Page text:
Expertise

The UK's Daily Mail reporting is shoddy at best and their content can be malicious. They make basic factual errors and aren't keen to correct mistakes. That is probably a given and I'm pretty used to the baseline level of distaste I have towards them. However, today I got much more annoyed that usual when they heavily implied that two astronomers were invited onto the BBC's Newsnight (a 10.30pm news programme) to talk about the recent BICEP2 cosmology results because of their gender and/or nationality.

The Daily Mail opinion piece specifically mentions the genders of Dr Maggie Aderin-Pocock and Dr Hiranya Peiris. It contrasts them to the genders and nationalities that the writer assumed for the BICEP2 team. Why do this? What relevance do the gender and nationality (or race) have to do with their ability to talk on the subject? The Daily Mail piece doesn't mention the gender or nationalities of the three other astronomers that were on the Newsnight BICEP2 item. The expertise or presence of those astronomers wasn't questioned based on their genders or nationalities. In fact, they weren't mentioned in the Daily Mail piece at all. By omitting to mention the three male contributors, it left readers with the impression that men were somehow discriminated against. This fits the distorted reality of the Daily Mail (and a false but popular narrative that men are being oppressed) who clearly want to make a political point against the Newsnight Editor. The implication that the women were only there because they were women is demonstrably false (see below). The implication that only women were on this piece, is also false.

Let's get some things straight. It is OK to ask if people are qualified to talk about a complex topic. It is not OK to only challenge the scientific qualifications of people of one gender, of one race, or any other irrelevant physical characteristic. That is discrimination however you dress it up.

For the record, Dr Aderin-Pocock is an astronomer and space technology engineer who has worked on Gemini/JWST and co-presents the BBC's Sky At Night. Dr Peiris is a cosmologist who has worked on the two big cosmology space missions of this millennium; WMAP and Planck. She has worked on Herschel-SPIRE. She is a provisional member of the Dark Energy Survey. She is PI on large research grants. She has had a Hubble Postdoctoral Fellowship, an STFC Advanced Fellowship, and won a bunch of prizes. If that doesn't make her qualified to comment about her own area of expertise on a general news program, what does exactly? Both are more than qualified to be on Newsnight talking about astronomy/cosmology.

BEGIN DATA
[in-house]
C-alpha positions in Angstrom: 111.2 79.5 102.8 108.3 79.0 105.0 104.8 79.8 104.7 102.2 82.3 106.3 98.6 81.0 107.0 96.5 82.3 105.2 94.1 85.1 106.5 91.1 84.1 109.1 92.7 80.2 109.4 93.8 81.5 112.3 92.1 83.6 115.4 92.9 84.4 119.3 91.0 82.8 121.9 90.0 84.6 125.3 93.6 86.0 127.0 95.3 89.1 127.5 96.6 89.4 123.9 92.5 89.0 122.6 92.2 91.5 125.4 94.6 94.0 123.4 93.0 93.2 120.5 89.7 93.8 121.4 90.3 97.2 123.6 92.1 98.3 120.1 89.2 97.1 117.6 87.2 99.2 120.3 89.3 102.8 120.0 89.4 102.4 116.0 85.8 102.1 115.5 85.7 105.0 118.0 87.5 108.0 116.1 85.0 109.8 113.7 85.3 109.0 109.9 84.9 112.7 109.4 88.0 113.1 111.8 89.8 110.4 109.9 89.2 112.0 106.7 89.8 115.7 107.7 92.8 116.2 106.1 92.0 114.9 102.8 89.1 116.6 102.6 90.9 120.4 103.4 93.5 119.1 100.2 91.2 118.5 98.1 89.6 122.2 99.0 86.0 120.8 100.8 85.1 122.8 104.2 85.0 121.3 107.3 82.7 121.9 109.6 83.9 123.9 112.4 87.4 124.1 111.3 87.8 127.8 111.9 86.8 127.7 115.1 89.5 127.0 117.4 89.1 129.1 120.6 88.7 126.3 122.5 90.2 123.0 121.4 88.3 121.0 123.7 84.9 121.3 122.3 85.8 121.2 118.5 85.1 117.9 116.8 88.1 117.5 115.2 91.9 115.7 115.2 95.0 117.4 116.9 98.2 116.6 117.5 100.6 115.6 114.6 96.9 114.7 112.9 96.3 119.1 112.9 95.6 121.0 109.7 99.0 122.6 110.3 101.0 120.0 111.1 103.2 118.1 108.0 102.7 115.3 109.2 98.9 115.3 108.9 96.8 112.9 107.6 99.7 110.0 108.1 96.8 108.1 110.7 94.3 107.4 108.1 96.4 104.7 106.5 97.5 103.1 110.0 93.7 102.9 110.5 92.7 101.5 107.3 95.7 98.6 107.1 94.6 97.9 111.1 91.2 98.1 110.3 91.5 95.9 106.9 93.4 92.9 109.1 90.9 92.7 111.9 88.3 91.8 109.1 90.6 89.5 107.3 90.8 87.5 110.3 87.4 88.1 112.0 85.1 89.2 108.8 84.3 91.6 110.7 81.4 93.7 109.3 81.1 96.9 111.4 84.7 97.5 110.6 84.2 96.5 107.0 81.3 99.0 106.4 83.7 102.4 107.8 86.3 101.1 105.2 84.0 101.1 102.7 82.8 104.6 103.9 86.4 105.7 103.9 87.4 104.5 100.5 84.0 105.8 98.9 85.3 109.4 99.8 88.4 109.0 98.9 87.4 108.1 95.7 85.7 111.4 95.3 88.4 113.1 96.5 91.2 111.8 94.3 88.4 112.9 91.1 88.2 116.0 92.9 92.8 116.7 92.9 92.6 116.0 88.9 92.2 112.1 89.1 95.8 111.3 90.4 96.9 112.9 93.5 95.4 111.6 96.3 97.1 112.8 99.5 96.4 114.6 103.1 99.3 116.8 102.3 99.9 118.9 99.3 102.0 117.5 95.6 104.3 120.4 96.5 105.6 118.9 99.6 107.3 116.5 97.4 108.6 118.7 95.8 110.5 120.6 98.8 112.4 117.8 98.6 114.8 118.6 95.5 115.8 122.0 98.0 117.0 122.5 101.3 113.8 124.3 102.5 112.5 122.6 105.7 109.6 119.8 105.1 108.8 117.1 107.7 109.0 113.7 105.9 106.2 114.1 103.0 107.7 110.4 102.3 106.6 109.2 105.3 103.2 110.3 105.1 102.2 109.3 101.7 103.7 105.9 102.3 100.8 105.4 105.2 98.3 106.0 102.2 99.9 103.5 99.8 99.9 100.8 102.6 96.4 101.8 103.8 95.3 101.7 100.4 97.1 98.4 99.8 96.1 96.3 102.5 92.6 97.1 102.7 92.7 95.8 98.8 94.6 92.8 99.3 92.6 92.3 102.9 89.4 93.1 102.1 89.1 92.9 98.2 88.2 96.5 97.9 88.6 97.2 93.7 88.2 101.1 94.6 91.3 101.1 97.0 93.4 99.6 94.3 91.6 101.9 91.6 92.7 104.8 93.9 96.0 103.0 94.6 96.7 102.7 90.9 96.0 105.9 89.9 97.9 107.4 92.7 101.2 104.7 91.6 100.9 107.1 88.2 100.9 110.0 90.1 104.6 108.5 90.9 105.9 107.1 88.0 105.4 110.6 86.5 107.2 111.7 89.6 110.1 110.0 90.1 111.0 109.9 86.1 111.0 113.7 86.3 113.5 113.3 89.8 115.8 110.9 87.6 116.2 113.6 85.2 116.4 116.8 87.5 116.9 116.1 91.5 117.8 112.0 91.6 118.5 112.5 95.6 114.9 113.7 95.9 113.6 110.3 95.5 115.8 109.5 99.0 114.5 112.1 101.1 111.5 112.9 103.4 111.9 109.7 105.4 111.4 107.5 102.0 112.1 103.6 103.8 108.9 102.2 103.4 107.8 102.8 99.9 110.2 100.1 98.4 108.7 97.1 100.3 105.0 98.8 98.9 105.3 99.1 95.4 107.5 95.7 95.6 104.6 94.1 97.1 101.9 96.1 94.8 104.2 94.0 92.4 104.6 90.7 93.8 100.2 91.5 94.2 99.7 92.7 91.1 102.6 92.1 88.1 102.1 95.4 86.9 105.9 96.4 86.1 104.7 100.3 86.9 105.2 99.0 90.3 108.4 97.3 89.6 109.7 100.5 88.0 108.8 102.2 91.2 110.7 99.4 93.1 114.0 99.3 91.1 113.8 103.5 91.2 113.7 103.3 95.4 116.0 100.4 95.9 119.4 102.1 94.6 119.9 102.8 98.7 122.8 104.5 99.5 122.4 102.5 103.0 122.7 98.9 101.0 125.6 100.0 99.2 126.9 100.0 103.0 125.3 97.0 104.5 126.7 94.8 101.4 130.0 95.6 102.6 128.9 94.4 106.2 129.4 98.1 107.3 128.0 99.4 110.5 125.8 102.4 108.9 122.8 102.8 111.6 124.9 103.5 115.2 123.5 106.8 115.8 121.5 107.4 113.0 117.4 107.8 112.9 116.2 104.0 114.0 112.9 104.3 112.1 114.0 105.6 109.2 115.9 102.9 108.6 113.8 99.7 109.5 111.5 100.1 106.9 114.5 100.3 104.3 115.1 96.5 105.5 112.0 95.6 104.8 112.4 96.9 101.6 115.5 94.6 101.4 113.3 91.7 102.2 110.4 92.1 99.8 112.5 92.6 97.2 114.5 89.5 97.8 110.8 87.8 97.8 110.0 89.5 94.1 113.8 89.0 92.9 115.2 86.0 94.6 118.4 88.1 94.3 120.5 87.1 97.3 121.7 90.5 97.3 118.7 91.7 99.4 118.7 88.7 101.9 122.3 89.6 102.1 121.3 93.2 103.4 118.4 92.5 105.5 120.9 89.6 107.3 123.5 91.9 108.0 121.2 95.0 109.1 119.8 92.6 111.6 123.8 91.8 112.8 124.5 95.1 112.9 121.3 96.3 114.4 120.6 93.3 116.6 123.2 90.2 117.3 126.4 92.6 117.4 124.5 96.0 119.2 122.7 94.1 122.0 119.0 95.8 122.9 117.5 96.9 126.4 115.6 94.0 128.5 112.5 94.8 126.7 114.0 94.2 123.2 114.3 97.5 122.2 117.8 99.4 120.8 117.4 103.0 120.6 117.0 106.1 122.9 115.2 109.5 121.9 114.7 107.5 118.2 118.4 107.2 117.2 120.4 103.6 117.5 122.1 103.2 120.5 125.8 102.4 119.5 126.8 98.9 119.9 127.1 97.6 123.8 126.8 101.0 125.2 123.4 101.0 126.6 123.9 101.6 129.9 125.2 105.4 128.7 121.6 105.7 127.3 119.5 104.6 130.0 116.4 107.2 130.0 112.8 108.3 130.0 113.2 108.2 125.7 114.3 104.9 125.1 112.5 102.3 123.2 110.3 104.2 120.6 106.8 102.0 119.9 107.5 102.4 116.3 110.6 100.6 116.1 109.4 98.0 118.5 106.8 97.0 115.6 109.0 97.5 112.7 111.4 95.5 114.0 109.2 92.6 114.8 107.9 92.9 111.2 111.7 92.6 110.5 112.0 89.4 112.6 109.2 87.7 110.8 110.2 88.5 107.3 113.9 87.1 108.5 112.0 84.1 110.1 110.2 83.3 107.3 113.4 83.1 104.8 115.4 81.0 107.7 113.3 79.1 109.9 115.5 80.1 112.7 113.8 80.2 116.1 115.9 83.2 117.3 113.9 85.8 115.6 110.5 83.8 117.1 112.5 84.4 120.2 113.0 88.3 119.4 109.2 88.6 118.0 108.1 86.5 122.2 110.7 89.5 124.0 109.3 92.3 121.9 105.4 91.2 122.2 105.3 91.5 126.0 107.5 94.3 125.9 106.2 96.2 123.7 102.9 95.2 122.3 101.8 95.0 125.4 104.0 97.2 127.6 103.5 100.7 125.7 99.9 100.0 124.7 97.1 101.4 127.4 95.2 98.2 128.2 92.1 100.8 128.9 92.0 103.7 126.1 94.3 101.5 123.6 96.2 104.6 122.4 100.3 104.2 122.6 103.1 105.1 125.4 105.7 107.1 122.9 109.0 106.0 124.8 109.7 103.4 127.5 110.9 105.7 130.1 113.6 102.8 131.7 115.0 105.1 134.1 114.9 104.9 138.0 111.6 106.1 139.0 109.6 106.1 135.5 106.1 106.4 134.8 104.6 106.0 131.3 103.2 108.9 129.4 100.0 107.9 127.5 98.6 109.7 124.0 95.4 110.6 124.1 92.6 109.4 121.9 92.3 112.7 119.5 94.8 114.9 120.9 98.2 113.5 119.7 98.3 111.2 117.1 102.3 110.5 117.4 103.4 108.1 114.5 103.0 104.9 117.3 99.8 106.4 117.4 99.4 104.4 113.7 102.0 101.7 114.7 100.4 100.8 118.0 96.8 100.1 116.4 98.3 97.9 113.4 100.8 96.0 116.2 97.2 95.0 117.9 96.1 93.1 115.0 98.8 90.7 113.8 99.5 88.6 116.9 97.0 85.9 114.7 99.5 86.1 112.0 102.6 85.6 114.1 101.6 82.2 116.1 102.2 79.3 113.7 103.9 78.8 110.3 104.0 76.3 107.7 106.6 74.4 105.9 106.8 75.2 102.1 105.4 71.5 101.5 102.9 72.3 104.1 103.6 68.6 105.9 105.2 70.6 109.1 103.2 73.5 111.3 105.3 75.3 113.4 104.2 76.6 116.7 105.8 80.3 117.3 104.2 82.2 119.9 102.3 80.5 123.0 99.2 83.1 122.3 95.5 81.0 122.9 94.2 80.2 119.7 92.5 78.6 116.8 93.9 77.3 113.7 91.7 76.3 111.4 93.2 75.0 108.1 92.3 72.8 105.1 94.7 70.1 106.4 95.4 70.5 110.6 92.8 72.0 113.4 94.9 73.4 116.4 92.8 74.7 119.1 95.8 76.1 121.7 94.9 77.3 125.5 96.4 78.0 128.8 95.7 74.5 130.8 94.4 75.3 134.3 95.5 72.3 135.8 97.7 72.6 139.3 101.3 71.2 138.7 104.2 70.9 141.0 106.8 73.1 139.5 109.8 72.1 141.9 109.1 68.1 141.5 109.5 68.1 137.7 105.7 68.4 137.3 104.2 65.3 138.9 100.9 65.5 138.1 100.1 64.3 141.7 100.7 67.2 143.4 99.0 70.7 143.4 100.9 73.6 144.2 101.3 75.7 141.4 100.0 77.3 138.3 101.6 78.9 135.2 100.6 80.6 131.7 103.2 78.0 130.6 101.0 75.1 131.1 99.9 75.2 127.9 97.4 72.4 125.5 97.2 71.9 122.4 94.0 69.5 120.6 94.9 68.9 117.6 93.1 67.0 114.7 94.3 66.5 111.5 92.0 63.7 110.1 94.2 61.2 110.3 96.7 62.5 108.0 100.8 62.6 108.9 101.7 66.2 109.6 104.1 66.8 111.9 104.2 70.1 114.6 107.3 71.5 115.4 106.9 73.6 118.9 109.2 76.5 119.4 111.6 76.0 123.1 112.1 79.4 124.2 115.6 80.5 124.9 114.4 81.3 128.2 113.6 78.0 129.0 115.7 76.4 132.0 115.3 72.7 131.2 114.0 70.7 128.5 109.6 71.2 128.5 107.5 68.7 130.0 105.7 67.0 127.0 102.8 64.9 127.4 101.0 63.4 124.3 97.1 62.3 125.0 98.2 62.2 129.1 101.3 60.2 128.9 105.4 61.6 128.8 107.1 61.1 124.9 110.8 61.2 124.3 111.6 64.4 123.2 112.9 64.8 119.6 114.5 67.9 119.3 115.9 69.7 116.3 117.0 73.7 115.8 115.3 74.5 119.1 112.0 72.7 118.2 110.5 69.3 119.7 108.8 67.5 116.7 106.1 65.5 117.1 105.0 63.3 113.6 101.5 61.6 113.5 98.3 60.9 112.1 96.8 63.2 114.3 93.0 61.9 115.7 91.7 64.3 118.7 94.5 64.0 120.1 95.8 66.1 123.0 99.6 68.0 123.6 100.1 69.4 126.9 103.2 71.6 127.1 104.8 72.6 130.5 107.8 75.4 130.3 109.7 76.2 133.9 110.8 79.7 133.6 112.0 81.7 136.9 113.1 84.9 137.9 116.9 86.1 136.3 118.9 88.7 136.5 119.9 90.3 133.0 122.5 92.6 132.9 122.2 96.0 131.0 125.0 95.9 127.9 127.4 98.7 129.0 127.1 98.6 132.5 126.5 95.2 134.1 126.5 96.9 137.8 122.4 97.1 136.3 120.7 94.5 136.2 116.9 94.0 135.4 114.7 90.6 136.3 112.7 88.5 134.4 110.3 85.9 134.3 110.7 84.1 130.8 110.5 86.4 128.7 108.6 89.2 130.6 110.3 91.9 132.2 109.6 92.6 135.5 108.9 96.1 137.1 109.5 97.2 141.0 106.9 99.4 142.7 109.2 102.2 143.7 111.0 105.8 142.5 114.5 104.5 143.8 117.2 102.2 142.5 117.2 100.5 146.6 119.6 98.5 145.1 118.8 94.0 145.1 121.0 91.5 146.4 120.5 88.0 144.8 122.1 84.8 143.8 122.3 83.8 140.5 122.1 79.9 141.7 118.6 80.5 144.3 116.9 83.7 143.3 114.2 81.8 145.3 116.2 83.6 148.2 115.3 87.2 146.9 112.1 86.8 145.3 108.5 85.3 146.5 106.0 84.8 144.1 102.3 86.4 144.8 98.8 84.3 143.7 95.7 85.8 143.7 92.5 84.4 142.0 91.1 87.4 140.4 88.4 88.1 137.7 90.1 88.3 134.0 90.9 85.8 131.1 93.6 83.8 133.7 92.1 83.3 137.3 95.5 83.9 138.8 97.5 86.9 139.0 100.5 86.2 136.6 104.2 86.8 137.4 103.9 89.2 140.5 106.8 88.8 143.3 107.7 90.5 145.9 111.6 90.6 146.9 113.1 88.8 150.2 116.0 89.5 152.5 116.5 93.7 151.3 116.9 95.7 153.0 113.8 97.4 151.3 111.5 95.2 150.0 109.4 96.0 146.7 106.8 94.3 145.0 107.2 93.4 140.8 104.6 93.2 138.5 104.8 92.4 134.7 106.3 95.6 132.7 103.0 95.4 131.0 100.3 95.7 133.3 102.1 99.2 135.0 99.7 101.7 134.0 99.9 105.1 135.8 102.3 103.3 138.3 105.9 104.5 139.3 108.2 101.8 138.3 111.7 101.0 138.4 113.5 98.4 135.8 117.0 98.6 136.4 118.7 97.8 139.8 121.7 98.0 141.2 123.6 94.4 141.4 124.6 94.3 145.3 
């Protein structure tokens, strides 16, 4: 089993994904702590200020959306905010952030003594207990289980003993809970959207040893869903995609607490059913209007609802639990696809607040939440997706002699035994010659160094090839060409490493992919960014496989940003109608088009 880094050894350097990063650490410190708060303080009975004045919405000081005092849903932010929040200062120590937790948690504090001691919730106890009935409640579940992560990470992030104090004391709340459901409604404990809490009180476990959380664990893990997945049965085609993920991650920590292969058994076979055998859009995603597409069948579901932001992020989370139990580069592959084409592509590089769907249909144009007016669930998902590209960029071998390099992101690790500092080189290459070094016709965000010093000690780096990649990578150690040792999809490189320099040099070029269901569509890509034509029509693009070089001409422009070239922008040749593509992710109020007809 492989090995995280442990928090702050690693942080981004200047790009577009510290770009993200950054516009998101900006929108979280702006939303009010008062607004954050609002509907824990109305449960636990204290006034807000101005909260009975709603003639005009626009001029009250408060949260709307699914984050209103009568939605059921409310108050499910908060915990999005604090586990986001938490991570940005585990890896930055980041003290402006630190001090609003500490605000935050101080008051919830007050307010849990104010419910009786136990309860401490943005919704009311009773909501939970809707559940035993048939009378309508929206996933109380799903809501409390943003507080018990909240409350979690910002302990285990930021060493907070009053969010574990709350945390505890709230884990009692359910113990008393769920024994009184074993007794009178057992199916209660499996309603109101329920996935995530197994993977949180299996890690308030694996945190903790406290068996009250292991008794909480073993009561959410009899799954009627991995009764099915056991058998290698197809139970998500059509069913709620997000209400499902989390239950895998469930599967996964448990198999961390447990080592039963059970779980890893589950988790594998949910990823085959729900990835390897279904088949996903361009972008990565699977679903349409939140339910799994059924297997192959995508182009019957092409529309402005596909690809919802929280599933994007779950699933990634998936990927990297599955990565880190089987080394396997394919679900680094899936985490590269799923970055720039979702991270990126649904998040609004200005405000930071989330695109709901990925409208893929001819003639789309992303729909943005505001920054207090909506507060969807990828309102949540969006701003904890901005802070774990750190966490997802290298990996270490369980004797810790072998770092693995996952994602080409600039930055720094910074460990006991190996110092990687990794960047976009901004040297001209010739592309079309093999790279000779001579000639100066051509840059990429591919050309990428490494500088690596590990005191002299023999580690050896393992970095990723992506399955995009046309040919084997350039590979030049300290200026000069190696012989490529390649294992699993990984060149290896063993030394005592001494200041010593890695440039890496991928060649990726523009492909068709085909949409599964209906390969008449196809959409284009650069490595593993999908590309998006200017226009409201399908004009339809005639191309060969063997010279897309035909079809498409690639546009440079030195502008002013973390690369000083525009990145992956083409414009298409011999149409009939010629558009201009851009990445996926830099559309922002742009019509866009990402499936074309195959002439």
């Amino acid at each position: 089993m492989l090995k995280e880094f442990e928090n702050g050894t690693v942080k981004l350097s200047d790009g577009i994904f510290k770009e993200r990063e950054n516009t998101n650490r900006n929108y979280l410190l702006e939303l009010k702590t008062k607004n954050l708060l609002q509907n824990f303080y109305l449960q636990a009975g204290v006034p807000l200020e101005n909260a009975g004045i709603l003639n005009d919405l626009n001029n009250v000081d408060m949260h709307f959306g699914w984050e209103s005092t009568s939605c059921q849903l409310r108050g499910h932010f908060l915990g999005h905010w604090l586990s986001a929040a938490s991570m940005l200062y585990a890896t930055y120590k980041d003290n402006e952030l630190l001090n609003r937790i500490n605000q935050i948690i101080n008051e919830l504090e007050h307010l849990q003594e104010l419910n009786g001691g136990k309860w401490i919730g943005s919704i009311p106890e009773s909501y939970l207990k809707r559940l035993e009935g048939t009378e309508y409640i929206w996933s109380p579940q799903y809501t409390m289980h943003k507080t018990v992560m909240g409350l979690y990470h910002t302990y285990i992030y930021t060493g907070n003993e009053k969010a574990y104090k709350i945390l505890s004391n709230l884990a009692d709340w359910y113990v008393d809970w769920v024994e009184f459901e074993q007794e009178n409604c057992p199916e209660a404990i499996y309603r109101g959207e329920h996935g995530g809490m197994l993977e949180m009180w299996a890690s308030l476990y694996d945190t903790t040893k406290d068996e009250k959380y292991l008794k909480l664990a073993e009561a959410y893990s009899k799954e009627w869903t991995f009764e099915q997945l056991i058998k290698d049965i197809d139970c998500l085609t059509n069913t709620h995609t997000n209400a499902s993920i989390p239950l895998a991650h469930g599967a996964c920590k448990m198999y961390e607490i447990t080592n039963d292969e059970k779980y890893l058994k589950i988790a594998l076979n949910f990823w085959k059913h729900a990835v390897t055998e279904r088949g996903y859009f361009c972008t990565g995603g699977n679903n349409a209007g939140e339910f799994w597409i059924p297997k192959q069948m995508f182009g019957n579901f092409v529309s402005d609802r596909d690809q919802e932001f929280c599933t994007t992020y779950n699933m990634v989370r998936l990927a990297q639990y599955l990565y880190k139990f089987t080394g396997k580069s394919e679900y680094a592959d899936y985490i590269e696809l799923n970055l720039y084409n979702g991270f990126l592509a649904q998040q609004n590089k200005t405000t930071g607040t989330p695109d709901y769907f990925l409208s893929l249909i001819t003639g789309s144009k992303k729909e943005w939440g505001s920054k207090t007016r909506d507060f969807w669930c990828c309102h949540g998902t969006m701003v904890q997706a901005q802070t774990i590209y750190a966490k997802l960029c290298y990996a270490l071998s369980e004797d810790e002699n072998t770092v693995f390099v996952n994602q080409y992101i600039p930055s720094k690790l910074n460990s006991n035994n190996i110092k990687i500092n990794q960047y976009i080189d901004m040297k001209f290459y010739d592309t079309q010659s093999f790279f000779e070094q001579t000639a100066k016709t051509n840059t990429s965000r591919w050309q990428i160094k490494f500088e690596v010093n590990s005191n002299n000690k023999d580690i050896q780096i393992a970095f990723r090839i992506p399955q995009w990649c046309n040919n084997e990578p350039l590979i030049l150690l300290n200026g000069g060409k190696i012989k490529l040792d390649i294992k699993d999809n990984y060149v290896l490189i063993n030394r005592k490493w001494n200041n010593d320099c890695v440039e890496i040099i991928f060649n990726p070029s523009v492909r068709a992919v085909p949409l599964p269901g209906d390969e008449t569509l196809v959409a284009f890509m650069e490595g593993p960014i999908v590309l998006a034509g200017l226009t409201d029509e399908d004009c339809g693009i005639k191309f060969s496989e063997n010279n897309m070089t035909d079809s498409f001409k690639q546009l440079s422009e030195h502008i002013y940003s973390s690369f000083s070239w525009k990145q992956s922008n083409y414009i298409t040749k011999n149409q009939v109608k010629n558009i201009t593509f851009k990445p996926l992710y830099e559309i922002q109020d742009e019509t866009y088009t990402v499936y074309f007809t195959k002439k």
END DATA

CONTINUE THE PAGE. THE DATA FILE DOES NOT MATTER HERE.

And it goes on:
There is an excellent open letter from the Vice-Provost for Research at UCL to the Editor of the Daily Mail, Paul Dacre which I saw via a rightly outraged Chris Lintott. Kudos to UCL for defending their research staff against discriminatory pot shots from newspaper commentators.

I'd write to the Press Complaint's Commission but it looks as though the Editor of the Daily Mail is the Chair of the PCC Code Committee so the chances of him enforcing something against himself seem a little slim.

Update 2014/03/21: How wrong could one short article be? As well as the things I mention above, I should have also taken issue with the Daily Mail claiming that the BICEP2 team were "(white, male) American". Here is a picture of some of the BICEP2 team. They are clearly not all men and white. I even know two of the team based at Cardiff University (in Wales). Finally, the Daily Mail actually quoted Dr Peiris in an article a few days before but "Ephraim Hardcastle" (alter ego of Peter MacKay) didn't use that to claim bias at the Daily Mail. So the evidence points to lies and racist statements for political point scoring.

Posted in astro blog by Stuart on Thursday 20th Mar 2014 (16:40 GMT) | Permalink

Multi-wavelength Universe Activity

When you look up at objects in the night sky you only see part of the picture; you see visible light. In reality, the universe is emitting light at a huge range of wavelengths from radio waves to gamma rays and everything in between. It is important for astronomers to compare the light of each type from an object such as a star or a galaxy as that tells us huge amounts about their composition and conditions.

To help students explore the multi-wavelength nature of astronomical objects, the UK Herschel website has a multi-wavelength universe activity with a bunch of educational resources for teachers. The activity was originally written in Flash and Chris North recently asked me to convert it to Javascript/HTML to make it easier to update and so that it would work on devices that don't support Flash (e.g. iPads/iPhones). In refreshing it I also made it responsive (it should reformat itself for narrow devices such as smart phones) and built in support for different languages (you'll be able to use it in Welsh at some point soon).

We made the whole thing open source and, if you've checked out a copy from Github, you can even run in a browser locally without needing an internet connection.

Let us know what you think. Please report bugs via Github or tell me on Twitter.

Posted in astro blog by Stuart on Wednesday 12th Mar 2014 (13:22 GMT) | Permalink
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